How Eagles QB Carson Wentz graded in NFL debut

How did Eagles rookie QB Carson Wentz perform in Philadelphia’s season opener? Sam Monson answers.

| 2 months ago
Eagles QB Carson Wentz

(Photo by Rich Schultz/Getty Images)

How Eagles QB Carson Wentz graded in NFL debut

Carson Wentz became the first of the 2016 rookie QB class to see the field in regular-season action on Sunday, and produced by far the most promising performance. His grade of 86.6 was the third-highest mark among Week 1 NFL QBs through Sunday night—trailing only Andrew Luck and Drew Brees—and he finished the game with a passer rating of 116.4.

Week 1 quarterback grades (Monday Night Football games not included)

Week 1 QB grades

For those that judge their QBs that way, he also finished the game with a win on his first NFL start. The Browns spoke during the week about how the flaws in Wentz’ game would allow them to get after him and disrupt his play—and to an extent, they were right—but it wasn’t enough to overcome his positives, which had probably not been receiving enough credit.

Wentz has a tendency to hold the ball longer than he should and take too long to progress through his reads before the release. That’s a common trait among most young QBs, which is why you often hear about the game needing to “slow down for them,” or more accurately, them needing to speed up to the pace of the game. Even in that context, though, Wentz tends to struggle in that area. His game against Cleveland was no different—when he held the ball for 2.6 seconds or more, his passer rating was just 65.8, and he completed only 45.0 percent of his passes.

On the flip side, when he got rid of the ball quickly and in rhythm, he was exceptionally good. On passes that were out in 2.5 seconds or less, he completed 76.5 percent of his attempts and had a passer rating of 142.3.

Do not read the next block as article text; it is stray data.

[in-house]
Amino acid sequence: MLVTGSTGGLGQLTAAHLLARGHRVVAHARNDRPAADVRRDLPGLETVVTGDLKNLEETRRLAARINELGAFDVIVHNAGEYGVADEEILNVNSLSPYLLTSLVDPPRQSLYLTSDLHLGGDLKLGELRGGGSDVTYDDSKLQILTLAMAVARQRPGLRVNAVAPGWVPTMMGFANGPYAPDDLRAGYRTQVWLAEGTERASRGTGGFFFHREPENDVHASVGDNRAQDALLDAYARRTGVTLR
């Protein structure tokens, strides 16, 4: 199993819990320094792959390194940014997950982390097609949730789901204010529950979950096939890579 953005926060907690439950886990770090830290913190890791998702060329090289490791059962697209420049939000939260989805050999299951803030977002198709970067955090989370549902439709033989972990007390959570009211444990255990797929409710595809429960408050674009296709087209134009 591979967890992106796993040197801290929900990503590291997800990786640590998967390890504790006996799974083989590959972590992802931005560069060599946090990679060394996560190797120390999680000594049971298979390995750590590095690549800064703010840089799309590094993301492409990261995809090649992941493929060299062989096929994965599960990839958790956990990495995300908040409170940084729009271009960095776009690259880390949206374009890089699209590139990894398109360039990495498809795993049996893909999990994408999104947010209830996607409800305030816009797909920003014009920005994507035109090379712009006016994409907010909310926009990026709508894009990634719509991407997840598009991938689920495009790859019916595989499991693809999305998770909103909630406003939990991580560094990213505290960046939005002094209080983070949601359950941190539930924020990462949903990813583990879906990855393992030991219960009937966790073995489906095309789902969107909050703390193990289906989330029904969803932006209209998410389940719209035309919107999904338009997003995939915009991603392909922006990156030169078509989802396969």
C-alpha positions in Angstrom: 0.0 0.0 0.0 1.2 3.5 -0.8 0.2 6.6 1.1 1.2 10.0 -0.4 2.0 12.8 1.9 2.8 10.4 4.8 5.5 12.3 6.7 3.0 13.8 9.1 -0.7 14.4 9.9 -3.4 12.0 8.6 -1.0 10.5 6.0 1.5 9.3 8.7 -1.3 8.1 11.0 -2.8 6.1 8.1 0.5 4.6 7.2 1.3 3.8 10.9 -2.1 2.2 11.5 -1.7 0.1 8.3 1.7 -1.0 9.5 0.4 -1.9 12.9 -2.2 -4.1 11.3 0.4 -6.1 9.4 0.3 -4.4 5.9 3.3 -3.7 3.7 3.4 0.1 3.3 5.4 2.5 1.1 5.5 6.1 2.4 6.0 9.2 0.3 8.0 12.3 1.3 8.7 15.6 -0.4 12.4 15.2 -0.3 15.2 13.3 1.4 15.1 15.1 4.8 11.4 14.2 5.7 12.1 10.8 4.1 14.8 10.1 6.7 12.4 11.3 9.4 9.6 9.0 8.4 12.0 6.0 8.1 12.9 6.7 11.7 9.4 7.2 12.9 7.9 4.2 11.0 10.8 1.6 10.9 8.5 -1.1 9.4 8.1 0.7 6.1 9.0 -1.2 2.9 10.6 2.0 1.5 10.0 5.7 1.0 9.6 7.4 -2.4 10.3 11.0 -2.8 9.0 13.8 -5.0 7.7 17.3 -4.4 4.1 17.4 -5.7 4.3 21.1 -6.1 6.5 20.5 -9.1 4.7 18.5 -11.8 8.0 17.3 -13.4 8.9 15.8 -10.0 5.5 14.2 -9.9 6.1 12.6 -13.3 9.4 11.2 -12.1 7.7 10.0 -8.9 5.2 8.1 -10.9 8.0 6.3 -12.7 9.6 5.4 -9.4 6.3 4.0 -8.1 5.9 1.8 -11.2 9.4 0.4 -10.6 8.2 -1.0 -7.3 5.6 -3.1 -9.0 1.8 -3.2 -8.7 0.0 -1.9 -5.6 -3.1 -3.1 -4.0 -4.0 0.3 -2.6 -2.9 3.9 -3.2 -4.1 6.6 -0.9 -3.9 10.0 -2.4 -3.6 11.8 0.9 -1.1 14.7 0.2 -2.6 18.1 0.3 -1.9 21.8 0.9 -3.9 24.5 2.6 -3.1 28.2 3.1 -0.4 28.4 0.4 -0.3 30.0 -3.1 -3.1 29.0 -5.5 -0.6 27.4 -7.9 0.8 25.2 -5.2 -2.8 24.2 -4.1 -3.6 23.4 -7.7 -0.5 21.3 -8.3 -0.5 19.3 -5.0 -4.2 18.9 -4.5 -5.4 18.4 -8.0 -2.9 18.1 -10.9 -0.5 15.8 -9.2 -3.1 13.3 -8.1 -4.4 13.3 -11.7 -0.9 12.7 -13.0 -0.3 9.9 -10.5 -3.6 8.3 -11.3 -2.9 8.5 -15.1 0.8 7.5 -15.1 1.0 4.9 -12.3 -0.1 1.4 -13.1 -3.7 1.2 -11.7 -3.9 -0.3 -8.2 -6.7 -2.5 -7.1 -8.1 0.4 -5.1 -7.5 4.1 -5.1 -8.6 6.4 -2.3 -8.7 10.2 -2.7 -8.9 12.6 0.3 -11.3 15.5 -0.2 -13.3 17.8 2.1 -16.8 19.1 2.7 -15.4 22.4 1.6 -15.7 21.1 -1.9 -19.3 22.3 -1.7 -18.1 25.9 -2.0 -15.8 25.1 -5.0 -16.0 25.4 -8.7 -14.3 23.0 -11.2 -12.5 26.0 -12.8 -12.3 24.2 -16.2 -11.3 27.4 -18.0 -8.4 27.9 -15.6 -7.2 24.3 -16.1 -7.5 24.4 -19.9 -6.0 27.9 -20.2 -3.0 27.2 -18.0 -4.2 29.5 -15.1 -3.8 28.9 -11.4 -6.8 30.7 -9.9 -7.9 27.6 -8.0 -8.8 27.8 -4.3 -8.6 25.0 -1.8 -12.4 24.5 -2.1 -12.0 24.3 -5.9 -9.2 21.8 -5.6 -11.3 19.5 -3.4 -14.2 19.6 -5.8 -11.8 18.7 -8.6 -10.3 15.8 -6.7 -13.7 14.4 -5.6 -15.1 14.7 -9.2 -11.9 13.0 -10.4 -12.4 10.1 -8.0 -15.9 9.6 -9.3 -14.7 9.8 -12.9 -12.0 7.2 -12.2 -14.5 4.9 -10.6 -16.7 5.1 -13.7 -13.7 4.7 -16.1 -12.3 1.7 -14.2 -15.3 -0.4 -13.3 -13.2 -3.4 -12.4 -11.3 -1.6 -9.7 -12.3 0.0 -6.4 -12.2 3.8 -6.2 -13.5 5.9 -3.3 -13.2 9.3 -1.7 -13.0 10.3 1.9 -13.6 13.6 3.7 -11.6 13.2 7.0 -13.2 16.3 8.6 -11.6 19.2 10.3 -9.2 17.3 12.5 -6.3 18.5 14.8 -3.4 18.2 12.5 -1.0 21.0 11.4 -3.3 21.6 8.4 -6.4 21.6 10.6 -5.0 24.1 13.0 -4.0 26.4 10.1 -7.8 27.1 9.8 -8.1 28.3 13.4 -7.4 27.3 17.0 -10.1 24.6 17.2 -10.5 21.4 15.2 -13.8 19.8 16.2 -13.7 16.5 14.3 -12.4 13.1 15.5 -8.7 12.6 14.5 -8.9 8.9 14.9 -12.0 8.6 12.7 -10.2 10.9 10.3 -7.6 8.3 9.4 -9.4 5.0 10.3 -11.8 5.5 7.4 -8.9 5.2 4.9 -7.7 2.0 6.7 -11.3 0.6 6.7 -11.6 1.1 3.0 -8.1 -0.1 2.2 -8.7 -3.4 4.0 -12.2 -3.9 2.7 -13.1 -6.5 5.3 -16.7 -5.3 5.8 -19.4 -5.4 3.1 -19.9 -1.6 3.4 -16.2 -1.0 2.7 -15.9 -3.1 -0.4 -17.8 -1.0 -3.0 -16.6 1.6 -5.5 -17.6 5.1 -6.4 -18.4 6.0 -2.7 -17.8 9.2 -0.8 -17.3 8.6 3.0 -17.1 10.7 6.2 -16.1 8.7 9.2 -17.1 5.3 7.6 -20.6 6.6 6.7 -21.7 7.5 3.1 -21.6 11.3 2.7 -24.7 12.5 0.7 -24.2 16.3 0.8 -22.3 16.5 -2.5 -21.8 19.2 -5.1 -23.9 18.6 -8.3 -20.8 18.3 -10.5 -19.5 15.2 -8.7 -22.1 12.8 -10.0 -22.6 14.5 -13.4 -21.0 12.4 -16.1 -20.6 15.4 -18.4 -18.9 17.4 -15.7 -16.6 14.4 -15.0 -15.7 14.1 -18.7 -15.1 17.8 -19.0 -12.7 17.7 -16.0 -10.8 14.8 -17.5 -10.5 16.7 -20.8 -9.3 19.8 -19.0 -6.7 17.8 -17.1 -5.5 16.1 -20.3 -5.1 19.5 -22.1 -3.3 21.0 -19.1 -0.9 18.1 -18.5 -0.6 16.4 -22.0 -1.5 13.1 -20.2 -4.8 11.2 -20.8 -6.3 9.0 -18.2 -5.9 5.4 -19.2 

The story was the same under pressure. Last season at North Dakota State, when pressured, Wentz’s passer rating dropped by 33.7 points, and his completion percentage plummeted from over 70.0 to just 42.6 percent. Wentz will struggle under pressure, and when the Browns were able to apply the heat, his numbers did the same thing in his first NFL action. Under pressure, his passer rating dropped to just 52.9, and he completed only four of 10 (40 percent) passes for 42 yards.

Carson Wentz passing under pressure versus Browns

The important part of the equation, though, is that Cleveland only pressured him on 13 of his 40 dropbacks, and on the plays they failed to do so, Wentz lit them up. He completed 66.7 percent of his passes on un-pressured dropbacks for 236 yards, two scores, and no turnovers.

Wentz only completed 59.2 percent of his passes overall in the game, but nine of his 15 “misses” were not a result of inaccuracy or poor decision-making. His targets dropped four catchable passes (which alone would adjust his completion percentage to 70.2), threw two away, and had an unusually high three batted at the line. Even if we assume that all three of those batted passes were on him—and that’s a very debatable assertion—his accuracy and efficiency was better than his completion percentage alone suggests.

Carson Wentz’s passer rating by direction versus Browns

Carson Wentz passing chart versus Browns